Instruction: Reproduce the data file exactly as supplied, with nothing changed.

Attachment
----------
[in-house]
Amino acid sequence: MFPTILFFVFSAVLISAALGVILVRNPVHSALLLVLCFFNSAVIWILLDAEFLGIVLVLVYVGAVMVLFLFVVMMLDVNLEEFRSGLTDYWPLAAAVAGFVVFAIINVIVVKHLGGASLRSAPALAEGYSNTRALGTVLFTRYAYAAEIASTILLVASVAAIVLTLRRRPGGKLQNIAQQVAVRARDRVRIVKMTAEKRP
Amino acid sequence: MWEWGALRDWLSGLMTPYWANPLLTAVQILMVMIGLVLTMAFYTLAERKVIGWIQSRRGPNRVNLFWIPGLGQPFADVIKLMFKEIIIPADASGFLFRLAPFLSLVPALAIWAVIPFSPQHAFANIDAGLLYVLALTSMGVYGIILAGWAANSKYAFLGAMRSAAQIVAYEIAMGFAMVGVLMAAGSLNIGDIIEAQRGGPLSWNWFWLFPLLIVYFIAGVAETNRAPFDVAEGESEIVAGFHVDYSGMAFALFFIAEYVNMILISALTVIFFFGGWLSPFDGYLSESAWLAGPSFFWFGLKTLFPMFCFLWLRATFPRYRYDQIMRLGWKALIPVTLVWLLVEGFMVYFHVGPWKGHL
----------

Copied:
[in-house]
Amino acid sequence: MFPTILFFVFSAVLISAALGVILVRNPVHSALLLVLCFFNSAVIWILLDAEFLGIVLVLVYVGAVMVLFLFVVMMLDVNLEEFRSGLTDYWPLAAAVAGFVVFAIINVIVVKHLGGASLRSAPALAEGYSNTRALGTVLFTRYAYAAEIASTILLVASVAAIVLTLRRRPGGKLQNIAQQVAVRARDRVRIVKMTAEKRP
Amino acid sequence: MWEWGALRDWLSGLMTPYWANPLLTAVQILMVMIGLVLTMAFYTLAERKVIGWIQSRRGPNRVNLFWIPGLGQPFADVIKLMFKEIIIPADASGFLFRLAPFLSLVPALAIWAVIPFSPQHAFANIDAGLLYVLALTSMGVYGIILAGWAANSKYAFLGAMRSAAQIVAYEIAMGFAMVGVLMAAGSLNIGDIIEAQRGGPLSWNWFWLFPLLIVYFIAGVAETNRAPFDVAEGESEIVAGFHVDYSGMAFALFFIAEYVNMILISALTVIFFFGGWLSPFDGYLSESAWLAGPSFFWFGLKTLFPMFCFLWLRATFPRYRYDQIMRLGWKALIPVTLVWLLVEGFMVYFHVGPWKGHL